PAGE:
In order for the market to be perfectly efficient (react that day to triggers that impact the value of the stock), company managers need to do an effective job of communicating information, analysts need to interpret the information correctly, and investors need to consume that information and take action quickly. The volume and direction of the actions will then move that stock price to the fair price.
Why is this important? Obviously, the timing of a stock purchase or sale is a key determinant in whether you’ll make money from that purchase. When a company makes an announcement that is likely to trigger a change in the stock price, you have one of those “buy low, sell high” opportunities that results in financial gain (or prevention of loss, I guess). If the price drifts, it means that the ideal timing of the action you might want to take is somewhat more flexible.
Moulton gave me an example: Say a stock is currently priced at $20 and company management makes a positive surprise announcement -- earnings are higher than expected. The announcement may mean that the new fair market value of the stock is $25. If the stock exhibits post-earnings announcement drift, the stock price might go up to only $22 on that first day, then a few days later to $23, and so on until it eventually reaches $25, the new fair price. So, if you were a potential investor, and didn’t get the news for a couple of days, you still have an opportunity to make some money on the stock because it will continue to drift in a positive direction for a while. You may not make as much as if you had bought that first day, but the opportunity is still there. Of course, the reverse is true in the case of a negative earnings surprise -- post-earnings announcement drift means you won’t lose as much if you don’t sell right away.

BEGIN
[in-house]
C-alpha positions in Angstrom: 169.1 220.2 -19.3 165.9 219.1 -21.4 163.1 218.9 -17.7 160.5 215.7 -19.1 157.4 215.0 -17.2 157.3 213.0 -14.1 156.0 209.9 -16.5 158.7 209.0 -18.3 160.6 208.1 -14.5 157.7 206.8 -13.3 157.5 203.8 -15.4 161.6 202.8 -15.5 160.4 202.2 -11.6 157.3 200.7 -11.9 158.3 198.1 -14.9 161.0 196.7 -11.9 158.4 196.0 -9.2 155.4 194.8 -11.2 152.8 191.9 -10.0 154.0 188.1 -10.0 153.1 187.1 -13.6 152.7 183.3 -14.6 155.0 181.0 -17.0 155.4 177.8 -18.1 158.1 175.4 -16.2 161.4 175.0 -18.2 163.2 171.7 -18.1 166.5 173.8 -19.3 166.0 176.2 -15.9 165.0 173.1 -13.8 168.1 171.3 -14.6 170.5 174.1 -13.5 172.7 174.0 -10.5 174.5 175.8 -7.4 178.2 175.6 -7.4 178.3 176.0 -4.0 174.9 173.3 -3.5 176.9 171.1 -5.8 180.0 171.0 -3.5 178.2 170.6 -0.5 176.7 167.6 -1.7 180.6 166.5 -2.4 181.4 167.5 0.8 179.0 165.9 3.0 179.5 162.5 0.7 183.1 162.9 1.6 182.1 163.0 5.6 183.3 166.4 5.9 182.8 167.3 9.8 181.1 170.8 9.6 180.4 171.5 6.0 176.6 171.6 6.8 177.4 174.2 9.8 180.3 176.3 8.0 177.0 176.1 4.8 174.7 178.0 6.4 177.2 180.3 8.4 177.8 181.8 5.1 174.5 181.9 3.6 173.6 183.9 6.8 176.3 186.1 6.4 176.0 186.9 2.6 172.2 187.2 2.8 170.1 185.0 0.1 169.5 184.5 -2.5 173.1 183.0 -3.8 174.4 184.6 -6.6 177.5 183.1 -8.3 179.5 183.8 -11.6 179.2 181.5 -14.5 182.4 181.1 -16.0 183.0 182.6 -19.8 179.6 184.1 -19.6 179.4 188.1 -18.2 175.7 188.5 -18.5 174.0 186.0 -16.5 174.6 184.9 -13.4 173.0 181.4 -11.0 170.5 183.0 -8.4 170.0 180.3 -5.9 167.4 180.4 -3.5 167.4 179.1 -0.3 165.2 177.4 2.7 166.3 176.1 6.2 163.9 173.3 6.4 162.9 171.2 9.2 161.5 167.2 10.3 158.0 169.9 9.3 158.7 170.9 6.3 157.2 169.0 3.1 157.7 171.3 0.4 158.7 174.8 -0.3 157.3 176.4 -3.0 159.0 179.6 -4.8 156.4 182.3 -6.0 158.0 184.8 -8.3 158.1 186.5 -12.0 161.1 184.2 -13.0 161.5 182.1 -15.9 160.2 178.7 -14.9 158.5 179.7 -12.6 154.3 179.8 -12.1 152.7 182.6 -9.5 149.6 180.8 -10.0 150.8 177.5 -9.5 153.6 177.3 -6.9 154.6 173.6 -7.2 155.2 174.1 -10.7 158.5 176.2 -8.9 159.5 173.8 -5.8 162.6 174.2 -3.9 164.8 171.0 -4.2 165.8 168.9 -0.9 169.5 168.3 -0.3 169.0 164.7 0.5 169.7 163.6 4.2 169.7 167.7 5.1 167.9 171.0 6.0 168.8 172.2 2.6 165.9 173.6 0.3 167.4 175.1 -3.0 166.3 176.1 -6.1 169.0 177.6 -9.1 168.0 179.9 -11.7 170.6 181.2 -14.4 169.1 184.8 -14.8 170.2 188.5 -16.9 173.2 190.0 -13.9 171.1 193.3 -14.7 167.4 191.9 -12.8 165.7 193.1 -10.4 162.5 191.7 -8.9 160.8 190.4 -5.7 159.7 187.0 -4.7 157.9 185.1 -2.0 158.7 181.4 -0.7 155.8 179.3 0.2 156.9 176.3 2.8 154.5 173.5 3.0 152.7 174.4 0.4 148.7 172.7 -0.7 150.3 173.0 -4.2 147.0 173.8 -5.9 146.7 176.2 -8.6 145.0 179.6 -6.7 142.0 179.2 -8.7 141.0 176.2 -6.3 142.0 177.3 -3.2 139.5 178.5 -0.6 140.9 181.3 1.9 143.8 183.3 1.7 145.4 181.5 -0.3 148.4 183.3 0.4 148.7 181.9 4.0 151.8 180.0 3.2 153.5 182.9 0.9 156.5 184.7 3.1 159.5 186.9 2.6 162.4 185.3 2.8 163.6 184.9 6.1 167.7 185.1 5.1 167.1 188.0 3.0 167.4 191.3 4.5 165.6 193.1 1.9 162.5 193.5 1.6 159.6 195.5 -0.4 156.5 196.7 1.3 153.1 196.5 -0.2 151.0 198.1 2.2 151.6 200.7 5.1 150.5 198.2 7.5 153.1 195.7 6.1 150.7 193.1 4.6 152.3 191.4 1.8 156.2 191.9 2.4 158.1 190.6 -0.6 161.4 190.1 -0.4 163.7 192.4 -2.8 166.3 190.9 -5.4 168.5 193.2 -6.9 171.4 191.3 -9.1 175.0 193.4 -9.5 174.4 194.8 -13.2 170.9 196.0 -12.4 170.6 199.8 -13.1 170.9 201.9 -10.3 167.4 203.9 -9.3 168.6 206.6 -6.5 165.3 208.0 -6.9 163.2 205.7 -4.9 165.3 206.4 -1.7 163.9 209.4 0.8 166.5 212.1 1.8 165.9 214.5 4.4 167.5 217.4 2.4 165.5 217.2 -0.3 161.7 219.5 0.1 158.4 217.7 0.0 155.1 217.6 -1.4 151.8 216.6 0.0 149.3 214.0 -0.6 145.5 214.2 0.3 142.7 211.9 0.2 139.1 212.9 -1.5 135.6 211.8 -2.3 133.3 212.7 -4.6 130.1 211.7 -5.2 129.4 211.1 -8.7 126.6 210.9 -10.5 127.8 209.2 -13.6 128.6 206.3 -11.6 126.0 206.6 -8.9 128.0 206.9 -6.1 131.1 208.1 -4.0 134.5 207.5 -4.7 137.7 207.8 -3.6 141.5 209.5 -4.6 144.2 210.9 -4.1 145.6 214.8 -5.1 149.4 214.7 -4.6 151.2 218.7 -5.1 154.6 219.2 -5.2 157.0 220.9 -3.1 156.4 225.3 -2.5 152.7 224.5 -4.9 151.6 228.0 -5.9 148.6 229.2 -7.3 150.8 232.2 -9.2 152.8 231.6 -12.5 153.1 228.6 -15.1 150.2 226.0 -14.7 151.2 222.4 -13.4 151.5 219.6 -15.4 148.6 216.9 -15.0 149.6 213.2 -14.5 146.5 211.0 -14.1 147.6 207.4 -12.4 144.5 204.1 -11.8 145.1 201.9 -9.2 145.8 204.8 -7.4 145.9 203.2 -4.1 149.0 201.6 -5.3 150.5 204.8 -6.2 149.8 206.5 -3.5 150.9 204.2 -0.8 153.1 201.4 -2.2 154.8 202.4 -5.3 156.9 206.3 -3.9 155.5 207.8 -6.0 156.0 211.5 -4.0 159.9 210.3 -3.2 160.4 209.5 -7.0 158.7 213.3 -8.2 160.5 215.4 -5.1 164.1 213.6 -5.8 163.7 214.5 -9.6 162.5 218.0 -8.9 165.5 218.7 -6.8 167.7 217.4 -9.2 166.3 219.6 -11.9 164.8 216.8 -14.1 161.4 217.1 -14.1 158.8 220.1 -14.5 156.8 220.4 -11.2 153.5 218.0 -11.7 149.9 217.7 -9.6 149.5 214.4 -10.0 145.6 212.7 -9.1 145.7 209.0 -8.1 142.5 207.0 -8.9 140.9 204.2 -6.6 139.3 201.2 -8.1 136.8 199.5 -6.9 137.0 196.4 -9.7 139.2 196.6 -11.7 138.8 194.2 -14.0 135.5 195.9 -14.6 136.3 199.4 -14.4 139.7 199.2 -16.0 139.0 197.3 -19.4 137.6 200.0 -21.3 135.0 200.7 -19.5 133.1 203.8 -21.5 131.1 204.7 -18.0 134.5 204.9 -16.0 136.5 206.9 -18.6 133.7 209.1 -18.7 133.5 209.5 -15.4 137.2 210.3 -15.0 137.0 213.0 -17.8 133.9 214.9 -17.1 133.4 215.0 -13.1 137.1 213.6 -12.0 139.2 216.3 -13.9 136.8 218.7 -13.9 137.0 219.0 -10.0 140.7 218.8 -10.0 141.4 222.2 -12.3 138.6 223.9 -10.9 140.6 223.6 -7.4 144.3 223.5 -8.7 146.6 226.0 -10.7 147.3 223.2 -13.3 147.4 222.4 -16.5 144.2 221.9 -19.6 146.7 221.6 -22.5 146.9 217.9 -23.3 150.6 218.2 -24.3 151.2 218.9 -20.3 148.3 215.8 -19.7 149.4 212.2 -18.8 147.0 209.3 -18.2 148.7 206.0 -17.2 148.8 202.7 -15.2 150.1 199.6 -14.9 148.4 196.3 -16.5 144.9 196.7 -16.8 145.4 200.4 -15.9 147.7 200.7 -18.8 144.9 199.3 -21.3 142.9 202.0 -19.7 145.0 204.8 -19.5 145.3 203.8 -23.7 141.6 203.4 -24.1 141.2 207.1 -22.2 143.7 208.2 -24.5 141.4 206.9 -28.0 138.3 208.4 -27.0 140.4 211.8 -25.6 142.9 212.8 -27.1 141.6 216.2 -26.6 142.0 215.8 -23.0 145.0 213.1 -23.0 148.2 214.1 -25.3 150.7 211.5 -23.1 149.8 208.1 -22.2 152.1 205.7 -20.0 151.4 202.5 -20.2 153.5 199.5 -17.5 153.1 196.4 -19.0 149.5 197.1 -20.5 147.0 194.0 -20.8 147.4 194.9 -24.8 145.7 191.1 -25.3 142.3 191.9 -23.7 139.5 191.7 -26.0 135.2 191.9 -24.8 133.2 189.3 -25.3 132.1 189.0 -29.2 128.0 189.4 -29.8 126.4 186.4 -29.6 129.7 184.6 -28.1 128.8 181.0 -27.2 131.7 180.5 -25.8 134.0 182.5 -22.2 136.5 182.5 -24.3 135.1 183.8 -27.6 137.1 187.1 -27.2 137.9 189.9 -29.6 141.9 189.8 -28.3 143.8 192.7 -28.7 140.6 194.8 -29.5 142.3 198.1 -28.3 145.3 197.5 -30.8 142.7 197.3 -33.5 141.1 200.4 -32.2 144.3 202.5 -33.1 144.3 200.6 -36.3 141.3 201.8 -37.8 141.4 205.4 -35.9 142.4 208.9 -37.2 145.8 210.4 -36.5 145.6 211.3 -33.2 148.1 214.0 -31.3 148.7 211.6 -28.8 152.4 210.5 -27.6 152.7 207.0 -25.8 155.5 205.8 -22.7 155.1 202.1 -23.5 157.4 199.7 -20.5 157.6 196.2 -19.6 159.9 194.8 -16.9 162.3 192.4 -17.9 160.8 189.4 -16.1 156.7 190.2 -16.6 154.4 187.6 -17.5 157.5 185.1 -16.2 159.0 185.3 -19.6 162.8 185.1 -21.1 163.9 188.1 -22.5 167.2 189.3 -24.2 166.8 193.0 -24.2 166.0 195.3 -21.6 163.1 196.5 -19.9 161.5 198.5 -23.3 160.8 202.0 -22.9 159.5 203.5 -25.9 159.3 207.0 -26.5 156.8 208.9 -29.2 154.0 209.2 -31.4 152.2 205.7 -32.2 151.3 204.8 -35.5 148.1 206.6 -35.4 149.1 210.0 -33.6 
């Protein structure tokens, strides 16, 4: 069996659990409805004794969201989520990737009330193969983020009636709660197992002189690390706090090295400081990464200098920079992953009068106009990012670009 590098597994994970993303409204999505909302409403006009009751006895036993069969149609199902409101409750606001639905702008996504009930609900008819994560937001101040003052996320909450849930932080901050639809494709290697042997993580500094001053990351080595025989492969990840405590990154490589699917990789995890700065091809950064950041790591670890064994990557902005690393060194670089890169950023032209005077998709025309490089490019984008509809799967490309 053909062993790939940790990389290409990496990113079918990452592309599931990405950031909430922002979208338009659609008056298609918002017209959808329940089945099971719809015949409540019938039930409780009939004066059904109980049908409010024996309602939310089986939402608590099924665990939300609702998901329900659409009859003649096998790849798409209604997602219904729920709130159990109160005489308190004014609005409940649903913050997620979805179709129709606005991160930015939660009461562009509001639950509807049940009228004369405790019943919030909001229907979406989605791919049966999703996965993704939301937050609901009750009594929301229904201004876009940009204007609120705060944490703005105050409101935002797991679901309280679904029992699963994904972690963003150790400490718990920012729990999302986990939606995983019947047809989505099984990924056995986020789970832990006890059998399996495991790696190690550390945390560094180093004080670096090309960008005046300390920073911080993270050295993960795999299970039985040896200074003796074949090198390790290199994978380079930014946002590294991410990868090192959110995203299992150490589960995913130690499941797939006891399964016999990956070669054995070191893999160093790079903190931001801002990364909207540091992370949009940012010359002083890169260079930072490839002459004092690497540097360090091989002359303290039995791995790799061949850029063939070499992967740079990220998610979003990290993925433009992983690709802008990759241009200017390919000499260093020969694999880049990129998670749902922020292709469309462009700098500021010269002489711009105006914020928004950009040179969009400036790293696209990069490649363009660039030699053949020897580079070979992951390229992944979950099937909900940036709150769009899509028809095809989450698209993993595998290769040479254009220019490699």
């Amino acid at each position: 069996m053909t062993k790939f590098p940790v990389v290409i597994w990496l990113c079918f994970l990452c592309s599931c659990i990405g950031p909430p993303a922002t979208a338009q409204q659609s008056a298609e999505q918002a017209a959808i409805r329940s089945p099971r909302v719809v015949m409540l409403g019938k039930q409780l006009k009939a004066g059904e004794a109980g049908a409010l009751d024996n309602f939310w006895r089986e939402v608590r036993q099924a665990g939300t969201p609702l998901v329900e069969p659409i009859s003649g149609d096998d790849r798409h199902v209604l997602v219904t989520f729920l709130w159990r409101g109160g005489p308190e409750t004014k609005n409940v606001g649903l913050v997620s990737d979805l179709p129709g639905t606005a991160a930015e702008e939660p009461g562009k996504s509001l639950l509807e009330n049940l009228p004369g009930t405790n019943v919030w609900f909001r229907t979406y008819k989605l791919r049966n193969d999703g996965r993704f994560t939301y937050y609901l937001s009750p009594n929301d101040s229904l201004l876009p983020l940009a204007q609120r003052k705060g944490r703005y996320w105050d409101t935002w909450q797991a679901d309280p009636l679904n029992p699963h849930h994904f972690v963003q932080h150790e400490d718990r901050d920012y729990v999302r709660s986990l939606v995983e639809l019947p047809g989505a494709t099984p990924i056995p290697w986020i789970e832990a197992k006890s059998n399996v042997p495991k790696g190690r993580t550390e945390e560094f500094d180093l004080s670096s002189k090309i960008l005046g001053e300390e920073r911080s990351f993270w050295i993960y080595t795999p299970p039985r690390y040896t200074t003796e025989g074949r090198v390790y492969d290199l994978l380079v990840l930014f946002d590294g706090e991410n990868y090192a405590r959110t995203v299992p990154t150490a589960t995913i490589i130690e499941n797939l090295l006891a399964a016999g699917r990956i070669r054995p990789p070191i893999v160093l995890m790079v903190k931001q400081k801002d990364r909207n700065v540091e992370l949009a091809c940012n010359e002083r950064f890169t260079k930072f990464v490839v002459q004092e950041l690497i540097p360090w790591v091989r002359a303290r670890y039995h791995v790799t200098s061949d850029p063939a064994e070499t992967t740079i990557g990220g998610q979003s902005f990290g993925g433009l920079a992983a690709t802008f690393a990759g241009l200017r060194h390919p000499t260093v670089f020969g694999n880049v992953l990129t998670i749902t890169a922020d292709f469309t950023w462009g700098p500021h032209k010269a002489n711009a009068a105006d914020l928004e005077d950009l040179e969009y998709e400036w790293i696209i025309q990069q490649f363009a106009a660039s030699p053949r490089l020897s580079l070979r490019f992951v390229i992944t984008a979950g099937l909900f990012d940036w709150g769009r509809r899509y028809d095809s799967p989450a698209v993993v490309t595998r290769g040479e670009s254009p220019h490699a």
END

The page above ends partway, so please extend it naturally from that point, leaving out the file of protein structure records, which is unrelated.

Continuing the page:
I asked her if PEAD was an advantage or a disadvantage. Of course she told me that the answer depended on the perspective and the direction. For investors, regardless of the announcement, PEAD could be an advantage (as described above), and there’s more time to make a decision that is financially advantageous. However, if you are a “high speed” trader with a positive surprise announcement, there’s maybe a disadvantage in that you might have to hold a stock longer than you want to get the full value from a positive announcement. From a company perspective, with the thought that you want to attract and retain investors by keeping that stock price up, you may wish to have positive surprises reflect instantly in the stock price to attract investment but to have negative surprises take their time so you can avoid the negative press coverage that a sudden big drop in stock price can attract.
Clearly there are some complex interactions that are driving stock prices (I mean, I knew that, but still, interesting to understand it in more detail), and the better we understand them (through analytics, of course) the better we will be able to take advantage of information in stock prices -- whether personally, for our own portfolios, or professionally, on behalf of our companies.
Moulton will present the results of her research in our upcoming webcast (and you can read her paper as well). You will probably be surprised to find the similarities and differences in how hospitality stocks behave (she was!). Hopefully, this discussion will provide some good background for those that needed a bit more context to appreciate her work!
This post first appeared on the SAS blog, The Analytic Hospitality Executive.